[0018] After the circuit traces 311 are formed on the substrate 120, a layer of reflective dielectric material 320 is applied above the circuit traces 311 and at least partially cured.

Thereafter, the reflective dielectric material is planed to expose the circuit traces 31 1. This planing can be accomplished using any of a variety of techniques including grinding, microbead blasting, or other mechanical means.

[0019] Preferably the planing process also planes the circuit traces to remove irregularities, to improve their reflective characteristics. As detailed below, the circuit traces may subsequently be plated to further enhance their reflective characteristics. As illustrated in FIG. 3B, the

metallization layer 316 comprises the finished dielectric material 320' and the finished circuit traces 31 1 ', the surface of each being preferably coplanar with the other for optimal reflectivity. Because the combination of the dielectric material 320' and the circuit traces 311 ' substantially covers the substrate, light from above the metallization layer is substantially prevented from entering the substrate. The gain in output luminance will be dependent upon the degree of reflectivity of the dielectric material 320' and the circuit traces. [0020] After forming the reflective metallization layer 316, the remaining layers of the light emitting stack 310 may be added, including a light emitting element 312 and, optionally, a wavelength conversion element 314, as illustrated in FIG. 3C. These layers may be deposited directly upon the metallization layer 316, or some or all of these layers may be formed elsewhere, such as on a growth substrate, then attached to the metallization layer 316. Although not illustrated, the intermediate layers of the stack 310 may include circuit traces and vias to connect the electrodes of the light emitting element to the circuit traces 31 Γ in the metallization layer 316.

[0021] Upon completion of the stack 310, a lens cap 130 may be added; this may be done by molding a transparent silicone or epoxy to the desired shapes over the entire tile. The tile may then be diced to provide the individual light emitting devices 300, as illustrated in FIG. 3D.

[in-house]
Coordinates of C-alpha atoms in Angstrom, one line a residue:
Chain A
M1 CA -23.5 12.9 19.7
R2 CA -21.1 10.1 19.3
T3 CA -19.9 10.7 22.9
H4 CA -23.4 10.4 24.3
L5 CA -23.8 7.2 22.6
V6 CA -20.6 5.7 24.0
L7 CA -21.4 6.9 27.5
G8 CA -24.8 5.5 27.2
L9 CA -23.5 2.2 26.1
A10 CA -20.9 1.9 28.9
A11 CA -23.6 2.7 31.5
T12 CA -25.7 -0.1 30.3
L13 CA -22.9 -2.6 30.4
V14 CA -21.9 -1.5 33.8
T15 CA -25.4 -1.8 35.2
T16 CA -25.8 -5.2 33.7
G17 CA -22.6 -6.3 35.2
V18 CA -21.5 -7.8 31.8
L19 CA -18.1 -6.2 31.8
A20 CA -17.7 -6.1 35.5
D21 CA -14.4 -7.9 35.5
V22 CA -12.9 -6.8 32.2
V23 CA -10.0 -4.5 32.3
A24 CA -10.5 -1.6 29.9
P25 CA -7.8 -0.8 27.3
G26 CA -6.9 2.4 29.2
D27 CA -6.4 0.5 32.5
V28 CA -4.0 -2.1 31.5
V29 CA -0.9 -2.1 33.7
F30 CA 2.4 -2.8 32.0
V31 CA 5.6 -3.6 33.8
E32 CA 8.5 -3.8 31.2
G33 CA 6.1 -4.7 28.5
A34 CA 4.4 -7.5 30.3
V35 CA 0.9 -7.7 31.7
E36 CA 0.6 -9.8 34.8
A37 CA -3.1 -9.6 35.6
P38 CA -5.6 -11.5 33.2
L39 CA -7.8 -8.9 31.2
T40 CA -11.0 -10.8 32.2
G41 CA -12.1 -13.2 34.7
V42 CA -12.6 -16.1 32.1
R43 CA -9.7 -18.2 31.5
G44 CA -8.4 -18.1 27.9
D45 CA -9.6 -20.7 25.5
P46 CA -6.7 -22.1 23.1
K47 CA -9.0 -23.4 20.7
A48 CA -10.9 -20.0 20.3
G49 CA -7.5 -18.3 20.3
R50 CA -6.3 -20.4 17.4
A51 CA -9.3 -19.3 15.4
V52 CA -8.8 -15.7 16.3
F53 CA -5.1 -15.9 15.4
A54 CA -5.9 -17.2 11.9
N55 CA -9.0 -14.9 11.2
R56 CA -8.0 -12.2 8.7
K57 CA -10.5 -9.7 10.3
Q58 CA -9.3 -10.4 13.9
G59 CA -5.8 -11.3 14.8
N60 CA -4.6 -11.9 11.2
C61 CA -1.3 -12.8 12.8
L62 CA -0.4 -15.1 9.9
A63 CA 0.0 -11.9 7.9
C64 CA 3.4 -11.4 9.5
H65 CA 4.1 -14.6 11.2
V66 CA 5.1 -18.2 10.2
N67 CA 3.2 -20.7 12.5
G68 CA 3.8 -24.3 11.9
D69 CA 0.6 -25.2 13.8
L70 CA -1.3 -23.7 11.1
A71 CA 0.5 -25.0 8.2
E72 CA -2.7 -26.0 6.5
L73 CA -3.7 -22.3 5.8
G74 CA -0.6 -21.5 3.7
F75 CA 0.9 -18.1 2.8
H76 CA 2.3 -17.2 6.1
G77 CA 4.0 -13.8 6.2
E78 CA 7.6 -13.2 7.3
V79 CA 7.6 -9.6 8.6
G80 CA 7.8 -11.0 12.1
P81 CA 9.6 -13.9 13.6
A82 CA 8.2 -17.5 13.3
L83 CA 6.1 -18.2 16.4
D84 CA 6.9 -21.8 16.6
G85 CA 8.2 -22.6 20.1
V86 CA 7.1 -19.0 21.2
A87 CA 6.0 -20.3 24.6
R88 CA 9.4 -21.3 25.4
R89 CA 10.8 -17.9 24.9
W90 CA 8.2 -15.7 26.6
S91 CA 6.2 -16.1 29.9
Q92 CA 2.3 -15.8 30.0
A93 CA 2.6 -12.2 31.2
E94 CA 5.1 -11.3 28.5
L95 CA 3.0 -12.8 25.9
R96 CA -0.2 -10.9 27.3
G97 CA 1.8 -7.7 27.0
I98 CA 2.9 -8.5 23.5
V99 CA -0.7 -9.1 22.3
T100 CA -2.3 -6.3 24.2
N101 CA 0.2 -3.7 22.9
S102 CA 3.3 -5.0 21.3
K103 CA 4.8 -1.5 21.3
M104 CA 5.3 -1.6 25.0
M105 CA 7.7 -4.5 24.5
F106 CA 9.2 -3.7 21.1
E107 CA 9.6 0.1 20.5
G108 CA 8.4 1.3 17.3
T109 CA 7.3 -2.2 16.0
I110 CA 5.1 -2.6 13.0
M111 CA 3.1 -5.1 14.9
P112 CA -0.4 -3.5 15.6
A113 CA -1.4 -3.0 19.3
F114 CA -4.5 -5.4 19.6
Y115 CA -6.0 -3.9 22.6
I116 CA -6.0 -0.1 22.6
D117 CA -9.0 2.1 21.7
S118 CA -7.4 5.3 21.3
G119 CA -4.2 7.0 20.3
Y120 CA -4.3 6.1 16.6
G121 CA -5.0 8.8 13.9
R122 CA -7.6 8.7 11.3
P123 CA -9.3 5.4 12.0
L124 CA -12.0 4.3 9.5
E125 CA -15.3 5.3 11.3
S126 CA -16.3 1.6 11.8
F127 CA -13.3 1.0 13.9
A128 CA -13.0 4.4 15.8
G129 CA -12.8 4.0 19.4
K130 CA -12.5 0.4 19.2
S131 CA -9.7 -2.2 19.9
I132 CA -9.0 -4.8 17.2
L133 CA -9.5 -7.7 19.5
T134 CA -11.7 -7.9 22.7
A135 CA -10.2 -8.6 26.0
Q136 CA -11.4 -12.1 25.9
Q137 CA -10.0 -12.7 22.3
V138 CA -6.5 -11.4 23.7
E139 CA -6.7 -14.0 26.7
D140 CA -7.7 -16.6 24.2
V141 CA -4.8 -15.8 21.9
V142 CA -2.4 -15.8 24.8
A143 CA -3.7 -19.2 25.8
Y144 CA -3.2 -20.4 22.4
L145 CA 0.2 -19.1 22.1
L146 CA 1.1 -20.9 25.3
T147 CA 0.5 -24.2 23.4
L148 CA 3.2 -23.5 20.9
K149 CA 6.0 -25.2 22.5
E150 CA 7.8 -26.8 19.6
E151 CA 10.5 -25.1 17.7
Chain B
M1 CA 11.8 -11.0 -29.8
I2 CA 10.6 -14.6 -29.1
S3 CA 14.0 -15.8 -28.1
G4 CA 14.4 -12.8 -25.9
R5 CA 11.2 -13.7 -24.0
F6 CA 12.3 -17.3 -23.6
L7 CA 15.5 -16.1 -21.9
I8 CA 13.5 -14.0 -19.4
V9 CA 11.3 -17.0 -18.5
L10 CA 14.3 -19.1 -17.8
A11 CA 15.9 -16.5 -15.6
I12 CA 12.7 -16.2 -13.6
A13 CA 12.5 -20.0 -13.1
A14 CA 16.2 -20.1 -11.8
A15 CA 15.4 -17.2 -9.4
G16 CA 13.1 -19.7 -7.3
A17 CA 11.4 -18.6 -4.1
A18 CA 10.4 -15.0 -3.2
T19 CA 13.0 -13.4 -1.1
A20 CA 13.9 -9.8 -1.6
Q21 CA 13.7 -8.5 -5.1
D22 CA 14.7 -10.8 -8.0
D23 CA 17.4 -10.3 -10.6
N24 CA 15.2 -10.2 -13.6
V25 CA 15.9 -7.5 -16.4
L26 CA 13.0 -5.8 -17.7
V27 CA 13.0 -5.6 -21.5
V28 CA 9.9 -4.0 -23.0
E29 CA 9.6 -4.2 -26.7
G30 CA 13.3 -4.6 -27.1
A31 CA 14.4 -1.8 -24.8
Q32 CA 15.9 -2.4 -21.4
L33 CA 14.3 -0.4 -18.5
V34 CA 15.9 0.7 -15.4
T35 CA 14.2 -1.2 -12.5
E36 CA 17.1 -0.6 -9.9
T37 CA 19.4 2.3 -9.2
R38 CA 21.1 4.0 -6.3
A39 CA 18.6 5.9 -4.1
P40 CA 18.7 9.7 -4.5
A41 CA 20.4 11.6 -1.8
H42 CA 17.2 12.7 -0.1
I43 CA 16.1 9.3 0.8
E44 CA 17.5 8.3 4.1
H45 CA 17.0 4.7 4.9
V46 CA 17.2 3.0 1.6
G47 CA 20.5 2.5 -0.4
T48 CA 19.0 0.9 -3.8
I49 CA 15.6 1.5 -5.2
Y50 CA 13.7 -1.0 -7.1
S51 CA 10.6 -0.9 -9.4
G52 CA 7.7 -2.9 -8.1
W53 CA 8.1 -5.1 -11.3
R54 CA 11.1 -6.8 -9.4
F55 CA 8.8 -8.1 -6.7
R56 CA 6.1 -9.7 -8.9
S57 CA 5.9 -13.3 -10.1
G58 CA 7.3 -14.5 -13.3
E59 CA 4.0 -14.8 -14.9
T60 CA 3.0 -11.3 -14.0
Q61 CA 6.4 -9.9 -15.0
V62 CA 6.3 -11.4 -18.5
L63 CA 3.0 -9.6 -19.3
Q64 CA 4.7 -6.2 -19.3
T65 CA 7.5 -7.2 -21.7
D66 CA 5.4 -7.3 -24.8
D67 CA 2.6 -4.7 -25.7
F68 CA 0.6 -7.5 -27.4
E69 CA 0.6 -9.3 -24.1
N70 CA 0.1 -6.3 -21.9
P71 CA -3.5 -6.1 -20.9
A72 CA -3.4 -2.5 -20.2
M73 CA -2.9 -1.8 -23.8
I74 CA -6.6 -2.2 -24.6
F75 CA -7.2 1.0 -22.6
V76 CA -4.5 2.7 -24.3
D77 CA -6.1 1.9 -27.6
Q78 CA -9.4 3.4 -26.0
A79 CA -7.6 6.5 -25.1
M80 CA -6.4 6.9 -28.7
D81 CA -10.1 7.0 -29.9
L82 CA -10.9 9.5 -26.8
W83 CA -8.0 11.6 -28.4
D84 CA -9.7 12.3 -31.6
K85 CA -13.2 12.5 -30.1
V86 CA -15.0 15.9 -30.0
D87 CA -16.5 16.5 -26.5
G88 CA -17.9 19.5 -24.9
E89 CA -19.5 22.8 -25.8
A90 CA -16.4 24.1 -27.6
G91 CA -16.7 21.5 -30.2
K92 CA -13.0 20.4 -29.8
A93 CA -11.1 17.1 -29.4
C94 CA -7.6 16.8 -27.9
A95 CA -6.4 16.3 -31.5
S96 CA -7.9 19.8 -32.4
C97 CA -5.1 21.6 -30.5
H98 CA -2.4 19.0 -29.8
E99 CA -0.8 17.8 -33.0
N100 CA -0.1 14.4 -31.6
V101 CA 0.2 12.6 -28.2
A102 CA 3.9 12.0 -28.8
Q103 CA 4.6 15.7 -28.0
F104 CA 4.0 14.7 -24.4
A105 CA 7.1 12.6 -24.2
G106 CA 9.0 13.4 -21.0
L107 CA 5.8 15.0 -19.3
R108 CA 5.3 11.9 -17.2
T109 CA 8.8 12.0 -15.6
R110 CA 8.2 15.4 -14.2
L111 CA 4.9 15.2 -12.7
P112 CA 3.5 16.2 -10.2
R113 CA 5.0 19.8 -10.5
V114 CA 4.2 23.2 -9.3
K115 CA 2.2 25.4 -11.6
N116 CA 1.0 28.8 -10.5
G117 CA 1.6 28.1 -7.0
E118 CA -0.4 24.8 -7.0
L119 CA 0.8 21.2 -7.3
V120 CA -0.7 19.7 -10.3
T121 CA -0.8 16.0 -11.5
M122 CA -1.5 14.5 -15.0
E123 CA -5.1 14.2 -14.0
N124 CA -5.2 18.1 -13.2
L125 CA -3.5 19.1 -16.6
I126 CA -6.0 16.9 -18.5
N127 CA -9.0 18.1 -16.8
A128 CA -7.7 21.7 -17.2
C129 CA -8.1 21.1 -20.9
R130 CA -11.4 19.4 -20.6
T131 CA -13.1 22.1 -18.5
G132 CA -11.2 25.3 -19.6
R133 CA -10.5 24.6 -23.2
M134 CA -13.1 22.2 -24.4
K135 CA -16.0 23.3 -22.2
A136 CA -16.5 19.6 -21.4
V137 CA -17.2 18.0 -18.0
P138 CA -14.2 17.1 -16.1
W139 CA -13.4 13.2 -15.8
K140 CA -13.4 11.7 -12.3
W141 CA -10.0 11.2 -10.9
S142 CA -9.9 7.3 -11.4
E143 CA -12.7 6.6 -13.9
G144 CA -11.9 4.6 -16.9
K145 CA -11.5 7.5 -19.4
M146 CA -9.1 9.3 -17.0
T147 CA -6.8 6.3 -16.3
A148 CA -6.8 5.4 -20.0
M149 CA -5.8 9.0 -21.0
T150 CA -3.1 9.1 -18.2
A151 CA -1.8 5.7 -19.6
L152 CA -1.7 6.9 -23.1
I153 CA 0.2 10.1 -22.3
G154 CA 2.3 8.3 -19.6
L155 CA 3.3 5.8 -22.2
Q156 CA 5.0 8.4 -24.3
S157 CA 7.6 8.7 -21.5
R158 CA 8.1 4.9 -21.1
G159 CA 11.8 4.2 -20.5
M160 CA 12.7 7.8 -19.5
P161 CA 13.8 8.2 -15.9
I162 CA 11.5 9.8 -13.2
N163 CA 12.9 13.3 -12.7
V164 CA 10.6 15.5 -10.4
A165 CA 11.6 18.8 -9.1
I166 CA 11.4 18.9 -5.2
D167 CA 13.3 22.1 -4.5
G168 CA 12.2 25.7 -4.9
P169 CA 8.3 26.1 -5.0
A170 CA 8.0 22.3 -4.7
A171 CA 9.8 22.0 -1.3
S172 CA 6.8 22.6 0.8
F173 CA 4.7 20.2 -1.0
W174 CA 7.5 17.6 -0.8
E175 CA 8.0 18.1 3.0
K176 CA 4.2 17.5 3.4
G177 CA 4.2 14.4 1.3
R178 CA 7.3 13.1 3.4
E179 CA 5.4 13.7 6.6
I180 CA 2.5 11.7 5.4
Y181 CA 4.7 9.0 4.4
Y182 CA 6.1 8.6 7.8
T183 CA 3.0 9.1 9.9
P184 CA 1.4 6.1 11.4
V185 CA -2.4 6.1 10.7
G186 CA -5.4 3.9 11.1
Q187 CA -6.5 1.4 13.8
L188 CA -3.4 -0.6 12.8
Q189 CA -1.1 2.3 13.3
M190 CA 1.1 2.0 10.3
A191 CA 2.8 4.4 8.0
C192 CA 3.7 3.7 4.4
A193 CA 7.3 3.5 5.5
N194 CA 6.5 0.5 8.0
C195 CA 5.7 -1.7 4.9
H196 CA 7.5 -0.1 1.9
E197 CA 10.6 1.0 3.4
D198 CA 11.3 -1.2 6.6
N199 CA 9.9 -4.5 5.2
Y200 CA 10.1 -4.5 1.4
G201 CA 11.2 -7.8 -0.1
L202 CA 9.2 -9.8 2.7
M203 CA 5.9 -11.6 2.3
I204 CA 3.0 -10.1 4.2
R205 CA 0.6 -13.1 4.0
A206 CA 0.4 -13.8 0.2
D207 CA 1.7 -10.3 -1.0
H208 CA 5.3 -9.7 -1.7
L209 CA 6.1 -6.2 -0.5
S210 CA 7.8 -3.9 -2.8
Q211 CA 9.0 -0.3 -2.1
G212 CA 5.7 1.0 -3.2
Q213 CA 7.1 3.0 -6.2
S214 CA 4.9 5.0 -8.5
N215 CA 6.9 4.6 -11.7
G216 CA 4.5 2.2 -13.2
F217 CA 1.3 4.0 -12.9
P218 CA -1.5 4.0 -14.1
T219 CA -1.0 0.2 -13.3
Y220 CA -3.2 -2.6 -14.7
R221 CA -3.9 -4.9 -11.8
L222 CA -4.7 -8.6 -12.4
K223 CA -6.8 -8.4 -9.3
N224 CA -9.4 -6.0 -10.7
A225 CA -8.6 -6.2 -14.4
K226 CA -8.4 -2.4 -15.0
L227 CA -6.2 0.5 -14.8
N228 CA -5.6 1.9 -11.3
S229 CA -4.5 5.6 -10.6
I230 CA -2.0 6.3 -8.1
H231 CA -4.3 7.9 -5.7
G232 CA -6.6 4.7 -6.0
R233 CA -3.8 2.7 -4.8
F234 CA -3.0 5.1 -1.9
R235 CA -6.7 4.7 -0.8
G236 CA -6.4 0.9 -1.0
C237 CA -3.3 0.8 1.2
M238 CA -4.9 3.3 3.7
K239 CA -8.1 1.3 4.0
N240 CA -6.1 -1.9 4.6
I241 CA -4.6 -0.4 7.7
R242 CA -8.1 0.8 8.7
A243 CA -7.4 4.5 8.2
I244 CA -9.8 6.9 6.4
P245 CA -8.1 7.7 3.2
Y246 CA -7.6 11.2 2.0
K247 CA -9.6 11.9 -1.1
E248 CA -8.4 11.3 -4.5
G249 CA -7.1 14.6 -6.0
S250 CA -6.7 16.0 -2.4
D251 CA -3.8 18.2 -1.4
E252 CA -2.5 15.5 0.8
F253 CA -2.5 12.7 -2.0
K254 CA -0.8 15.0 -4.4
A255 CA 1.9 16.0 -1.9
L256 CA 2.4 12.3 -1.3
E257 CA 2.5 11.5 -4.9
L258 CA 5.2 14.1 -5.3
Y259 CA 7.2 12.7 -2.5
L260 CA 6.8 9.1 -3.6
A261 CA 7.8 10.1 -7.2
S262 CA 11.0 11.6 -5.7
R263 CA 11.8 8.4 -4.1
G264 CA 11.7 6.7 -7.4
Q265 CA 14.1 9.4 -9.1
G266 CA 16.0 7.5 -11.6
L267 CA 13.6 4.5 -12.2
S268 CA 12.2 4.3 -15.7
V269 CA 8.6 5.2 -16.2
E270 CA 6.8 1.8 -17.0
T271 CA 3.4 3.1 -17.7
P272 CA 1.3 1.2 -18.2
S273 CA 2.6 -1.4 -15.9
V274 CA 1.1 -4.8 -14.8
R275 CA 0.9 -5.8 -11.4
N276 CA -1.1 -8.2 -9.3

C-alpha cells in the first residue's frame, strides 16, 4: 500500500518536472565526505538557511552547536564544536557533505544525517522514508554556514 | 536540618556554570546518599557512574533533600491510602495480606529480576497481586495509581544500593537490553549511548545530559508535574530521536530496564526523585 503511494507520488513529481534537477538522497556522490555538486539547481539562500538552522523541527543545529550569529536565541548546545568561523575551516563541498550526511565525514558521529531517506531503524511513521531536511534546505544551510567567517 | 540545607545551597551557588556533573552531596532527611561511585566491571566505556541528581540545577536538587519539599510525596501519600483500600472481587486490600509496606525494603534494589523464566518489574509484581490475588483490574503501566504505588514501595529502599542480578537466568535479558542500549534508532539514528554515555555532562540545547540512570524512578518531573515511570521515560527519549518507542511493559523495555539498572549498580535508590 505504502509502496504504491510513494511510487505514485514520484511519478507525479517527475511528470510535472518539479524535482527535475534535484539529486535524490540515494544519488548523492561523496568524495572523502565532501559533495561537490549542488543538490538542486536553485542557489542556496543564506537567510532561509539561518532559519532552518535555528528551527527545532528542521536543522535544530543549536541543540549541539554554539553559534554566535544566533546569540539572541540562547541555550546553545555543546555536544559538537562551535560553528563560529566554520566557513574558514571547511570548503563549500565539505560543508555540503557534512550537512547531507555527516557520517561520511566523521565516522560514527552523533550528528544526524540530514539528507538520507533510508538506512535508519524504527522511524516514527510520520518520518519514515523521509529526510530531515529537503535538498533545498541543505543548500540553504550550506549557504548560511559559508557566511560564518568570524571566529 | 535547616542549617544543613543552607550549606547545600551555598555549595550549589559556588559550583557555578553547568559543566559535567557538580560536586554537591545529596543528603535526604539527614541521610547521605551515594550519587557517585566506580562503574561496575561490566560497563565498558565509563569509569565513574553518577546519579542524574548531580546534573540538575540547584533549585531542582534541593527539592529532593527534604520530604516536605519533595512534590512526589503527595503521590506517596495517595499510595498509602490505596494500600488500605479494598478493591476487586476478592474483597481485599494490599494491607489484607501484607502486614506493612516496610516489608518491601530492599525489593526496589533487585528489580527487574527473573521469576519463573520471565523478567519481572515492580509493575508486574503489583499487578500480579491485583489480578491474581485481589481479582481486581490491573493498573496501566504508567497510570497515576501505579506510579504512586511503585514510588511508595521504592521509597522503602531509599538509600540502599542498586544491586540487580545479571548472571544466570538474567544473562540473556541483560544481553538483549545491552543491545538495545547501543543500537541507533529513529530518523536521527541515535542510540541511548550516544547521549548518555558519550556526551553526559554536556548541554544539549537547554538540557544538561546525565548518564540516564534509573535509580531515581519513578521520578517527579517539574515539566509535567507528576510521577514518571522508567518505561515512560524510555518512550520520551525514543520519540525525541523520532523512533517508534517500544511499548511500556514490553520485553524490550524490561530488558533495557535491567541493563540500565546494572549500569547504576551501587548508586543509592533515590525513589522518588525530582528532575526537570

[0022] Of particular note, the planar dielectric 320' preferably extends between the stacks 310 on the tile, so that when the optional lens cap 130 is formed, the area beneath the lens cap 130 will be reflective. Tests have indicated a luminance increase of about 5% or more may be possible with the addition of the reflective dielectric beneath the stack 310.

[0023] FIG. 4 illustrates an example flow diagram for producing a light emitting device with a reflective submount.

[0024] At 410, a metallization seed layer is applied to the surface of the substrate upon which multiple light emitting devices may be attached. The substrate may be ceramic, for example alumina or aluminum nitride, but may be formed of other suitable materials, such as

semiconductors and anodized conductors. Silicon and anodized aluminum are suitable materials for this substrate.

[0025] Upon this metallization layer, a routing pattern for the circuit traces for each submount is formed, at 415, for example, by a photolithographic application of photo-sensitive material. Upon exposing the tile with a pattern of photo-sensitive material to light and subsequent etching, the patterned circuit traces will be exposed on the substrate. [0026] The seed layer is may be thin, to facilitate its patterning. A thick layer of metal, for example, copper, may then be plated on the exposed circuit traces, at 420. At 425 the photoresist that remains between the circuit traces is removed, thereby exposing the seed layer between the circuit traces. The exposed seed layer is removed, at 430, leaving only the intended circuit traces on the substrate. Other patterning and/or plating techniques and materials may alternatively be used; for example, gold, silver, or solder may be deposited.